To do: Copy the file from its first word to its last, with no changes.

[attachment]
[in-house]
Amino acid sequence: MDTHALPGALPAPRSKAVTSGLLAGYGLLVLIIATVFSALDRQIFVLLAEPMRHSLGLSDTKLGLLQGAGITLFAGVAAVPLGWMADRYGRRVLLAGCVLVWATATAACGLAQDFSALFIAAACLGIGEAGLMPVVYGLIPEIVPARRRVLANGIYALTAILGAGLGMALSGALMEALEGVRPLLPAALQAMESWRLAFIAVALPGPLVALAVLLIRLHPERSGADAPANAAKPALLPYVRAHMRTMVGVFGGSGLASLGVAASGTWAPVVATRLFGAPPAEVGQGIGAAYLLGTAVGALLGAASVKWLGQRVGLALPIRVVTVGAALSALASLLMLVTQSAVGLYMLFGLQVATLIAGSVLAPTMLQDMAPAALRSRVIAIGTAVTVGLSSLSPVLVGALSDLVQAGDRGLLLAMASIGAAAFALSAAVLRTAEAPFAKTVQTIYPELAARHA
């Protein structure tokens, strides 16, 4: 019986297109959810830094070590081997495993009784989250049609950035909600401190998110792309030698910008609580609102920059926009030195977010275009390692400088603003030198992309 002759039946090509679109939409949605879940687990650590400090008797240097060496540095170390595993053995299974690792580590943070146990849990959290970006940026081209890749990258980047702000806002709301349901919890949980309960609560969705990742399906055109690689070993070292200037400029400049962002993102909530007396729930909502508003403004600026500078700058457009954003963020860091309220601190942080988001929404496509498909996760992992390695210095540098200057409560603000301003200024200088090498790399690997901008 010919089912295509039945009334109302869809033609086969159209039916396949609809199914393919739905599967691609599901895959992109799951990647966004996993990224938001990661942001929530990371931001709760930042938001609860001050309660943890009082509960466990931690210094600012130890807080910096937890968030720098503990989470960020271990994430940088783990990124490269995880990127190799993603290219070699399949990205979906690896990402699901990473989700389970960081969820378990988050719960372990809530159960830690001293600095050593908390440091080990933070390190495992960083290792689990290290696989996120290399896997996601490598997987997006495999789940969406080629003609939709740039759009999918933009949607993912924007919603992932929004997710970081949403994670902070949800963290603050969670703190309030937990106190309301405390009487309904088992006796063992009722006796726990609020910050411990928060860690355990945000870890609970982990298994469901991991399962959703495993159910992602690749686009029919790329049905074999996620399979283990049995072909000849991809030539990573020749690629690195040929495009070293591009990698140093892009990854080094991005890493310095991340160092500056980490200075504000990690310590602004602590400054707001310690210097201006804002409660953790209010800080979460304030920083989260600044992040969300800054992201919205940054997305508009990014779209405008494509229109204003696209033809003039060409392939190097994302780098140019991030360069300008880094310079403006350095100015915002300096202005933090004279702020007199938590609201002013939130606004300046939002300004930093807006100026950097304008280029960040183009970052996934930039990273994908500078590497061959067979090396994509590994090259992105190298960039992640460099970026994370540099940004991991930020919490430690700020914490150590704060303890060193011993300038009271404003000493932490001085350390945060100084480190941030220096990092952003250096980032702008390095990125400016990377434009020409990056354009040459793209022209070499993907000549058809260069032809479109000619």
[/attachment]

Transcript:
[in-house]
Amino acid sequence: MDTHALPGALPAPRSKAVTSGLLAGYGLLVLIIATVFSALDRQIFVLLAEPMRHSLGLSDTKLGLLQGAGITLFAGVAAVPLGWMADRYGRRVLLAGCVLVWATATAACGLAQDFSALFIAAACLGIGEAGLMPVVYGLIPEIVPARRRVLANGIYALTAILGAGLGMALSGALMEALEGVRPLLPAALQAMESWRLAFIAVALPGPLVALAVLLIRLHPERSGADAPANAAKPALLPYVRAHMRTMVGVFGGSGLASLGVAASGTWAPVVATRLFGAPPAEVGQGIGAAYLLGTAVGALLGAASVKWLGQRVGLALPIRVVTVGAALSALASLLMLVTQSAVGLYMLFGLQVATLIAGSVLAPTMLQDMAPAALRSRVIAIGTAVTVGLSSLSPVLVGALSDLVQAGDRGLLLAMASIGAAAFALSAAVLRTAEAPFAKTVQTIYPELAARHA
């Protein structure tokens, strides 16, 4: 019986297109959810830094070590081997495993009784989250049609950035909600401190998110792309030698910008609580609102920059926009030195977010275009390692400088603003030198992309 002759039946090509679109939409949605879940687990650590400090008797240097060496540095170390595993053995299974690792580590943070146990849990959290970006940026081209890749990258980047702000806002709301349901919890949980309960609560969705990742399906055109690689070993070292200037400029400049962002993102909530007396729930909502508003403004600026500078700058457009954003963020860091309220601190942080988001929404496509498909996760992992390695210095540098200057409560603000301003200024200088090498790399690997901008 010919089912295509039945009334109302869809033609086969159209039916396949609809199914393919739905599967691609599901895959992109799951990647966004996993990224938001990661942001929530990371931001709760930042938001609860001050309660943890009082509960466990931690210094600012130890807080910096937890968030720098503990989470960020271990994430940088783990990124490269995880990127190799993603290219070699399949990205979906690896990402699901990473989700389970960081969820378990988050719960372990809530159960830690001293600095050593908390440091080990933070390190495992960083290792689990290290696989996120290399896997996601490598997987997006495999789940969406080629003609939709740039759009999918933009949607993912924007919603992932929004997710970081949403994670902070949800963290603050969670703190309030937990106190309301405390009487309904088992006796063992009722006796726990609020910050411990928060860690355990945000870890609970982990298994469901991991399962959703495993159910992602690749686009029919790329049905074999996620399979283990049995072909000849991809030539990573020749690629690195040929495009070293591009990698140093892009990854080094991005890493310095991340160092500056980490200075504000990690310590602004602590400054707001310690210097201006804002409660953790209010800080979460304030920083989260600044992040969300800054992201919205940054997305508009990014779209405008494509229109204003696209033809003039060409392939190097994302780098140019991030360069300008880094310079403006350095100015915002300096202005933090004279702020007199938590609201002013939130606004300046939002300004930093807006100026950097304008280029960040183009970052996934930039990273994908500078590497061959067979090396994509590994090259992105190298960039992640460099970026994370540099940004991991930020919490430690700020914490150590704060303890060193011993300038009271404003000493932490001085350390945060100084480190941030220096990092952003250096980032702008390095990125400016990377434009020409990056354009040459793209022209070499993907000549058809260069032809479109000619």